My films are often juxtapositions of biographies, with memories of the past, romantic relationships, existential dilemmas, fractures of all kinds. Through this fragmentation, the characters try to build themselves and be coherent in a context that is inconsistent.

In Hebrew, «Shikun» means «public housing»; the building metaphor recalls one of your previous films, «House» (but also one of your first documentaries made for TV). Once again, you address the themes of exile and belonging through dwelling…

There was a debate about the title, between two options: the second was It’s Not Over Yet, based on the song from the film. My friends in Tel Aviv prefer the second title, which will also be the title of the film in Israel, but I prefer Shikun, which in Hebrew indicates a building, a place, in which to live. The word derives from a verb that means “to repair,” “to give shelter”. And the film shelters people who, for various reasons, need refuge from the threat of rhinos. I like the sound of the word. There is something abstract that I like, and it is in the spirit of the project.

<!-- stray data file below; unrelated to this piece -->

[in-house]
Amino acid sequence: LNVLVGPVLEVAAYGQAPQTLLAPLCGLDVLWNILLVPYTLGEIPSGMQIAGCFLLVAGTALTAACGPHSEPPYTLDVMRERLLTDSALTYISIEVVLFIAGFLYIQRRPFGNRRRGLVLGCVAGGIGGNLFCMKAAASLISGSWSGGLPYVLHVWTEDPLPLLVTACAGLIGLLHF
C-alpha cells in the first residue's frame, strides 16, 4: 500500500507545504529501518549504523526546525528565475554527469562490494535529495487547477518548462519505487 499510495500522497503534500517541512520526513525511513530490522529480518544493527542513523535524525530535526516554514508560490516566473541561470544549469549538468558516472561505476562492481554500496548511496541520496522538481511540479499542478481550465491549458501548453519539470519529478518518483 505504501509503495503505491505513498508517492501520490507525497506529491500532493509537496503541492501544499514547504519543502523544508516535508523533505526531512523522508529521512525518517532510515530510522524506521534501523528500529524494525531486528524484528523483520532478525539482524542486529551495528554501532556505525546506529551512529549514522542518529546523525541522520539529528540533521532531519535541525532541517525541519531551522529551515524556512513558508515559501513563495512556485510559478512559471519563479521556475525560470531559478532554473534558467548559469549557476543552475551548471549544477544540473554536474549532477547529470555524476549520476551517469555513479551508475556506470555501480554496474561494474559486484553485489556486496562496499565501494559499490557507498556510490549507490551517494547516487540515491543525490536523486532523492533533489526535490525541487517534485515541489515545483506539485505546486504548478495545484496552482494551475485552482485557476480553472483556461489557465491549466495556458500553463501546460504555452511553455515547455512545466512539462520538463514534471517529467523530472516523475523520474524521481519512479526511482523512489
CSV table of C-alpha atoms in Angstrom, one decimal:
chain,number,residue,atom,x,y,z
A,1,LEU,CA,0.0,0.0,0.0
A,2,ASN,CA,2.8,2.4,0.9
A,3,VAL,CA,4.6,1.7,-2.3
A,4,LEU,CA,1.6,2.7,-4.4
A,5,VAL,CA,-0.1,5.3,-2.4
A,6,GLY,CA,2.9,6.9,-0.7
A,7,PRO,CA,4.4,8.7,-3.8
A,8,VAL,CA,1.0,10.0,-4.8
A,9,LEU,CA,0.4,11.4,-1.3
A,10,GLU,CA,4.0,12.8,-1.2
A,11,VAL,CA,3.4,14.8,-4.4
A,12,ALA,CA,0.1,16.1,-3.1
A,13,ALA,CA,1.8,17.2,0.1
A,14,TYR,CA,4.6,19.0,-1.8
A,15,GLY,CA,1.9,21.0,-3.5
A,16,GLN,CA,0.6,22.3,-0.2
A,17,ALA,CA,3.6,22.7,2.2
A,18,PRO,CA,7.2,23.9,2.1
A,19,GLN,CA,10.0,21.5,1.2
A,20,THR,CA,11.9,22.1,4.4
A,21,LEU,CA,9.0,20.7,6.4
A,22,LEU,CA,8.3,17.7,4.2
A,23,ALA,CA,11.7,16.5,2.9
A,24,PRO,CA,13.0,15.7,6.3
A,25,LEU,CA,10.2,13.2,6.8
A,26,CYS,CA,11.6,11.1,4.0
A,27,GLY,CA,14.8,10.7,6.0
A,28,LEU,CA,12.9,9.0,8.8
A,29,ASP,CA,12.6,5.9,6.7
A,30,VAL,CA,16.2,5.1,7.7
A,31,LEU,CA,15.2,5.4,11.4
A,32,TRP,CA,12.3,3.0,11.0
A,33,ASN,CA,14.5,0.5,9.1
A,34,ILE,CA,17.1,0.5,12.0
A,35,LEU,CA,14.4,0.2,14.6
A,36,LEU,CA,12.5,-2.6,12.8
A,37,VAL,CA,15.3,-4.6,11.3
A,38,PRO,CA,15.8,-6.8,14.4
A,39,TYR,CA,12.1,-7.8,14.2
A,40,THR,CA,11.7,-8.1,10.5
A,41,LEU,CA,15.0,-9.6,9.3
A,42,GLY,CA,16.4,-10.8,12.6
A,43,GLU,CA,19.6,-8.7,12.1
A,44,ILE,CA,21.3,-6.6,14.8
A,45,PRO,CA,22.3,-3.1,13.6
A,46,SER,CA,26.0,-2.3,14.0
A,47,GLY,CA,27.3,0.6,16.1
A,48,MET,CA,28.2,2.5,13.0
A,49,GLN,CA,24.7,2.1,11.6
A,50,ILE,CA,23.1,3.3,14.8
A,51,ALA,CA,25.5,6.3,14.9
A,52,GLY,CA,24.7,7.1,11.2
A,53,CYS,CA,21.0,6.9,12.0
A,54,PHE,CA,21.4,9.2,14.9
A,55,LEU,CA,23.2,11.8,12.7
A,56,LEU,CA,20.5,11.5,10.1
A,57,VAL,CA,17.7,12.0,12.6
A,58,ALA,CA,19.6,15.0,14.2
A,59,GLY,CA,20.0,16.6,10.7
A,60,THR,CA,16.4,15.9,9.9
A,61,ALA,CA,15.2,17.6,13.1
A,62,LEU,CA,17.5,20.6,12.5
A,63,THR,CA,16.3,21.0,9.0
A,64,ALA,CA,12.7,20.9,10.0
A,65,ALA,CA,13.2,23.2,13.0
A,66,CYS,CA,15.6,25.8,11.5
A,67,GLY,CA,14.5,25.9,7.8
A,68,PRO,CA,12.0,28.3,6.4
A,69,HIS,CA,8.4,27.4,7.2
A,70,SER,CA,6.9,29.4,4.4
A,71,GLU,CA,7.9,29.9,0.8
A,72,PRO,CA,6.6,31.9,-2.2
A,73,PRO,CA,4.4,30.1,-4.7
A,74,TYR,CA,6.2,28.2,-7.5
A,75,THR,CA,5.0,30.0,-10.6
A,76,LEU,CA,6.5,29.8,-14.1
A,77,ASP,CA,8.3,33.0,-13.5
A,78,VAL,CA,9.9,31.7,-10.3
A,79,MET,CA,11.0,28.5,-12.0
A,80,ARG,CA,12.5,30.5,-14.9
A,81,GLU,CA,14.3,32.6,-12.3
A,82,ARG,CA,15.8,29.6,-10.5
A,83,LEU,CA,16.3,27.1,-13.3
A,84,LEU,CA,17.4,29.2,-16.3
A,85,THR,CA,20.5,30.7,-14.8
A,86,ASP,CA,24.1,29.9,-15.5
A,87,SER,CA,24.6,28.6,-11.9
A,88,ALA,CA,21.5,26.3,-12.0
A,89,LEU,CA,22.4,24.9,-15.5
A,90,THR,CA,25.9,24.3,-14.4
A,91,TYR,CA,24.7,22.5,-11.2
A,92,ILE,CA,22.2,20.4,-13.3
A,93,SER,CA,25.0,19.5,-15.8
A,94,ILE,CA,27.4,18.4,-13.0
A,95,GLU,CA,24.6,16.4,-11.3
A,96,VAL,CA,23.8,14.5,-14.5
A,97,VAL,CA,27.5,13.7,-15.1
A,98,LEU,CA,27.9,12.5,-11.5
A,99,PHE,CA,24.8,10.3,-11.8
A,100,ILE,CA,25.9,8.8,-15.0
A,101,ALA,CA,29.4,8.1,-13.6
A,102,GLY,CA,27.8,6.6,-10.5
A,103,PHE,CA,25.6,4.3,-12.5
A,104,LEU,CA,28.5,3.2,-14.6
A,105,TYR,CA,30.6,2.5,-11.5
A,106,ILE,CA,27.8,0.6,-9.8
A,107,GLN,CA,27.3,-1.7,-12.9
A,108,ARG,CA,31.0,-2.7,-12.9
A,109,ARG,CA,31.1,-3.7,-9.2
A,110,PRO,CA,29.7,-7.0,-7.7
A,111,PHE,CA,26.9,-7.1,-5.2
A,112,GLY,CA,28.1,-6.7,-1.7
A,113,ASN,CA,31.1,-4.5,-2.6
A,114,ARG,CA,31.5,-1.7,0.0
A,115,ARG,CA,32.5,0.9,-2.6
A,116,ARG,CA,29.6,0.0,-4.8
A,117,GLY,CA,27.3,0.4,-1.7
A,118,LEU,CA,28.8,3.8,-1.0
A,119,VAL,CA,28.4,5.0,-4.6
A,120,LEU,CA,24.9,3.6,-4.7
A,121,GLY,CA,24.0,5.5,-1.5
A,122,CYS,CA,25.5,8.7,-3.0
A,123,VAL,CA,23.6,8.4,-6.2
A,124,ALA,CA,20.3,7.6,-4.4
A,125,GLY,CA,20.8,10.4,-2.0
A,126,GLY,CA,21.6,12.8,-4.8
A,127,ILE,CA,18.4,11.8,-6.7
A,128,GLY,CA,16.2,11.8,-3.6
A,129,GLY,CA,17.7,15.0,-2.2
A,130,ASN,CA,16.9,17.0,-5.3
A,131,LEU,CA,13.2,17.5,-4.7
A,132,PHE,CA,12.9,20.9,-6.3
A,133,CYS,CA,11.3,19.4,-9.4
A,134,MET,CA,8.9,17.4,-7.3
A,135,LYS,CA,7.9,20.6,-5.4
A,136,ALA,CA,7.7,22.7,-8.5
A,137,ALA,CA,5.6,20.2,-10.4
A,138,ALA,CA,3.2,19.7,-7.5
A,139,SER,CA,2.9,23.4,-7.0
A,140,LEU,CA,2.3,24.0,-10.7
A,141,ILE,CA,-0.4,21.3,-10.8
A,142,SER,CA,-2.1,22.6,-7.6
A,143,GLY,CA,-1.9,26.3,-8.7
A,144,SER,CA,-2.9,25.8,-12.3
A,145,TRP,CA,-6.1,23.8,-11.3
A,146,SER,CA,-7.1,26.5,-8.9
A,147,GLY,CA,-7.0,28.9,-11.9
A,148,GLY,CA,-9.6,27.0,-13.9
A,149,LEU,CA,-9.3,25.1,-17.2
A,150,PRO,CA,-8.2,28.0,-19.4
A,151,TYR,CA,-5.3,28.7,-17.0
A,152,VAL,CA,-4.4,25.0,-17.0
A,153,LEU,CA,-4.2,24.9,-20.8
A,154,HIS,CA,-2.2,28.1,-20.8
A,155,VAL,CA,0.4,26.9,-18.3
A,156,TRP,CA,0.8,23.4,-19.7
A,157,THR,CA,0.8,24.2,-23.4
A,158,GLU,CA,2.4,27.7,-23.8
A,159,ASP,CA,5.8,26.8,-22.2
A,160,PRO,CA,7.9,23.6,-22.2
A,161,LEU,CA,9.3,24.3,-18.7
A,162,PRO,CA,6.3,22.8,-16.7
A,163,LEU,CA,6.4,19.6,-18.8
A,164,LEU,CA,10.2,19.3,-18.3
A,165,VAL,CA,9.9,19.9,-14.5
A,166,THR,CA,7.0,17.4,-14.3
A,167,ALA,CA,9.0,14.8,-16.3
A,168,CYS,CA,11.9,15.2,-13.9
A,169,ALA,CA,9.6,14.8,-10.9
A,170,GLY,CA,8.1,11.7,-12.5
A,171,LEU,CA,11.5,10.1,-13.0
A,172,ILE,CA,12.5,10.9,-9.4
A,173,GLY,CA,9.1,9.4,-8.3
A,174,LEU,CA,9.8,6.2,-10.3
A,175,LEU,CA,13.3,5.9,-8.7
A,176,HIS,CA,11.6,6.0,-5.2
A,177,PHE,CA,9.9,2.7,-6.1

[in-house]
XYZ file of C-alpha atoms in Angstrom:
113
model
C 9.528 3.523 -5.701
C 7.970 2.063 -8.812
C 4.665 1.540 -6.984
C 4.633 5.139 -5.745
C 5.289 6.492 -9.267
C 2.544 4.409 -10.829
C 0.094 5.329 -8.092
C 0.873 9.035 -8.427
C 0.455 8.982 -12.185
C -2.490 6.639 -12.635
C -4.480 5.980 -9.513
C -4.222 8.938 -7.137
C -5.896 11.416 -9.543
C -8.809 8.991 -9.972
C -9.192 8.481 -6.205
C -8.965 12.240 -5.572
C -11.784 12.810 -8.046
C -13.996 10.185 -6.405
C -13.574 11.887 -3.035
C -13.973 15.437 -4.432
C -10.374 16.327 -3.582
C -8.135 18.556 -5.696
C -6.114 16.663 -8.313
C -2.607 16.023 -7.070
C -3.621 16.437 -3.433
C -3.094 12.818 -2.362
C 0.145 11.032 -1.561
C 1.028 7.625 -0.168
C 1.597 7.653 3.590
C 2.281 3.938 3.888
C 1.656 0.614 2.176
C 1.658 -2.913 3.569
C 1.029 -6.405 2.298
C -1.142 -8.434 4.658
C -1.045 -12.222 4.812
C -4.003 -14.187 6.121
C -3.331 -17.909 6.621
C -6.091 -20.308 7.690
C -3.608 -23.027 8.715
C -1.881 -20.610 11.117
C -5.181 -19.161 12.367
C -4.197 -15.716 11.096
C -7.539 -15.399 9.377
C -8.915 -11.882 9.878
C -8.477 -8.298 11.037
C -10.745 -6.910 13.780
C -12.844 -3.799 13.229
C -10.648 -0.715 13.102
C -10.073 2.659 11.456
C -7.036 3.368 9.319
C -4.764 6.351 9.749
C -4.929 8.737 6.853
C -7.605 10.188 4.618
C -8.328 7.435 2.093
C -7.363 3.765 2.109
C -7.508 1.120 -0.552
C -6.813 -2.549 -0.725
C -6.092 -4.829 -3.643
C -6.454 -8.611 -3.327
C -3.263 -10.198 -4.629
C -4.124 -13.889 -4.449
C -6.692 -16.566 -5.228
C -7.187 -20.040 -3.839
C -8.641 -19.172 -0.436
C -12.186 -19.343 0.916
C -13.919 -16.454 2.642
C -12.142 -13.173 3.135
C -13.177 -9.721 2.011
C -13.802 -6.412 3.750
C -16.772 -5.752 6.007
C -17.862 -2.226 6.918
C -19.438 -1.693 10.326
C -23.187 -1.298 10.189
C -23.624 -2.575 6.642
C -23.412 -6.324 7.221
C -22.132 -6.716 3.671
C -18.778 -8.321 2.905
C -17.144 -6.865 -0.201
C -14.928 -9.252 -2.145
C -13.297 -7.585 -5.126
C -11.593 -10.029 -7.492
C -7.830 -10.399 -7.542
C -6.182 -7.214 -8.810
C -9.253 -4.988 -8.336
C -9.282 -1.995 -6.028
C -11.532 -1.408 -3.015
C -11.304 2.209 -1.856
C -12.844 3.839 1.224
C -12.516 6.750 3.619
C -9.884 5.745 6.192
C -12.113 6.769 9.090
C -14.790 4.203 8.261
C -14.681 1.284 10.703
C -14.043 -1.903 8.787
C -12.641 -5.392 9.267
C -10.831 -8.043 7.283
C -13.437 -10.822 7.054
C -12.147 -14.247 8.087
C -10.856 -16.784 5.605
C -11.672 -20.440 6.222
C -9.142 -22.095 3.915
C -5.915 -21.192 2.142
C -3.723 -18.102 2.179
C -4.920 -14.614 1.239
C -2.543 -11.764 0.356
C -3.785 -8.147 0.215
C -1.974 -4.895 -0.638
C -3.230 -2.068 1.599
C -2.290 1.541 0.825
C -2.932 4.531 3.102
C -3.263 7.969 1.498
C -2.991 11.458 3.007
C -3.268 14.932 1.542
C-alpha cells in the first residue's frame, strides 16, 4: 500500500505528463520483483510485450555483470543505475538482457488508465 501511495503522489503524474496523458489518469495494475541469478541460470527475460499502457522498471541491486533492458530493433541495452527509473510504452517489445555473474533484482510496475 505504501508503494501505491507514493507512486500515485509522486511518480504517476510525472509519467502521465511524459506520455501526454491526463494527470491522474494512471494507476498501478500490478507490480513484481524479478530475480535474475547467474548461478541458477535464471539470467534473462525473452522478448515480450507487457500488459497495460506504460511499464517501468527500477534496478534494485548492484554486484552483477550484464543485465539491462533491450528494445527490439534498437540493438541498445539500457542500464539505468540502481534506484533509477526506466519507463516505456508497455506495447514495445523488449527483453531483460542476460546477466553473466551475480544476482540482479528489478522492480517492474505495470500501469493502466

This building, this shikun in which we shot, is a well-known construction, believed to be the longest building in the Middle East at over 250 meters. And it really is a shikun, a public housing building. It is located in the city of Beer-Sheva in the center of the Negev Desert in southern Israel. The building itself is a powerful architectural gesture, in the spirit of Le Corbusier, a sort of coup de force, of affirmation in the middle of the desert. Its spatial organization, perspectives, angles, construction materials helped me to make these different characters and these different activities, which can be in conflict or simply ignore each other, live in a contiguous way, without having to create artificial sequences, series of causes and effects as too many films force themselves to do. Each time it is about exploring a microcosm with the ambition that it reflects a more general truth. In the same way that studying one cell would provide a representation and information about an entire living body.